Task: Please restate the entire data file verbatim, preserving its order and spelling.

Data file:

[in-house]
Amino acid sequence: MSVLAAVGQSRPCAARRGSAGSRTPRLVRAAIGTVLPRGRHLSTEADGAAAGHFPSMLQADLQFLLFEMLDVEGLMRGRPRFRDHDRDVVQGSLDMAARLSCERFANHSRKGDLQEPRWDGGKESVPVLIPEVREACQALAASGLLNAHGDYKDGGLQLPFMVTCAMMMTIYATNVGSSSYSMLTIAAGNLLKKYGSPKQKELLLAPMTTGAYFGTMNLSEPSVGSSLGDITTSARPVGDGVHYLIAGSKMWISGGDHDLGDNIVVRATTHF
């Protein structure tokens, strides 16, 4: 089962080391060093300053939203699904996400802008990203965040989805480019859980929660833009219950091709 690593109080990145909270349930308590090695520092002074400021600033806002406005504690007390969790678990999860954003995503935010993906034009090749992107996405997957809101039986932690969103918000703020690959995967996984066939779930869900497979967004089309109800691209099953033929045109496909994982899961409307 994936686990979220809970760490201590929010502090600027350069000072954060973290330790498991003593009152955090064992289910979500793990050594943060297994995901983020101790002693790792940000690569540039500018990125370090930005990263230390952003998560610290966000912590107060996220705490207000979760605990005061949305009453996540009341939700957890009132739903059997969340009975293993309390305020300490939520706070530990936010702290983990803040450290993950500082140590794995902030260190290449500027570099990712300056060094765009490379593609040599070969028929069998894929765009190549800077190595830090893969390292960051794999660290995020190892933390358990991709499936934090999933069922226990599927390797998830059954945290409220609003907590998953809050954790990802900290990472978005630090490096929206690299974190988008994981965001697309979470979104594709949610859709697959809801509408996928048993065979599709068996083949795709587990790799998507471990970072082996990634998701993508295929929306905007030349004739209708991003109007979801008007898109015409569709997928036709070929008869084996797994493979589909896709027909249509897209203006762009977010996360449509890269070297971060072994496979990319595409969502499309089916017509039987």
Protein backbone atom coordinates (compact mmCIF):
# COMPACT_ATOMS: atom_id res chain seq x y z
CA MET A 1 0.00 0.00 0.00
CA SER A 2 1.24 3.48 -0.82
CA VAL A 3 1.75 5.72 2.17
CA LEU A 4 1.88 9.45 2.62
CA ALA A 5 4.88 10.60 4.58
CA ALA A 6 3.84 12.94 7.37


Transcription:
[in-house]
Amino acid sequence: MSVLAAVGQSRPCAARRGSAGSRTPRLVRAAIGTVLPRGRHLSTEADGAAAGHFPSMLQADLQFLLFEMLDVEGLMRGRPRFRDHDRDVVQGSLDMAARLSCERFANHSRKGDLQEPRWDGGKESVPVLIPEVREACQALAASGLLNAHGDYKDGGLQLPFMVTCAMMMTIYATNVGSSSYSMLTIAAGNLLKKYGSPKQKELLLAPMTTGAYFGTMNLSEPSVGSSLGDITTSARPVGDGVHYLIAGSKMWISGGDHDLGDNIVVRATTHF
């Protein structure tokens, strides 16, 4: 089962080391060093300053939203699904996400802008990203965040989805480019859980929660833009219950091709 690593109080990145909270349930308590090695520092002074400021600033806002406005504690007390969790678990999860954003995503935010993906034009090749992107996405997957809101039986932690969103918000703020690959995967996984066939779930869900497979967004089309109800691209099953033929045109496909994982899961409307 994936686990979220809970760490201590929010502090600027350069000072954060973290330790498991003593009152955090064992289910979500793990050594943060297994995901983020101790002693790792940000690569540039500018990125370090930005990263230390952003998560610290966000912590107060996220705490207000979760605990005061949305009453996540009341939700957890009132739903059997969340009975293993309390305020300490939520706070530990936010702290983990803040450290993950500082140590794995902030260190290449500027570099990712300056060094765009490379593609040599070969028929069998894929765009190549800077190595830090893969390292960051794999660290995020190892933390358990991709499936934090999933069922226990599927390797998830059954945290409220609003907590998953809050954790990802900290990472978005630090490096929206690299974190988008994981965001697309979470979104594709949610859709697959809801509408996928048993065979599709068996083949795709587990790799998507471990970072082996990634998701993508295929929306905007030349004739209708991003109007979801008007898109015409569709997928036709070929008869084996797994493979589909896709027909249509897209203006762009977010996360449509890269070297971060072994496979990319595409969502499309089916017509039987």
Protein backbone atom coordinates (compact mmCIF):
# COMPACT_ATOMS: atom_id res chain seq x y z
CA MET A 1 0.00 0.00 0.00
CA SER A 2 1.24 3.48 -0.82
CA VAL A 3 1.75 5.72 2.17
CA LEU A 4 1.88 9.45 2.62
CA ALA A 5 4.88 10.60 4.58
CA ALA A 6 3.84 12.94 7.37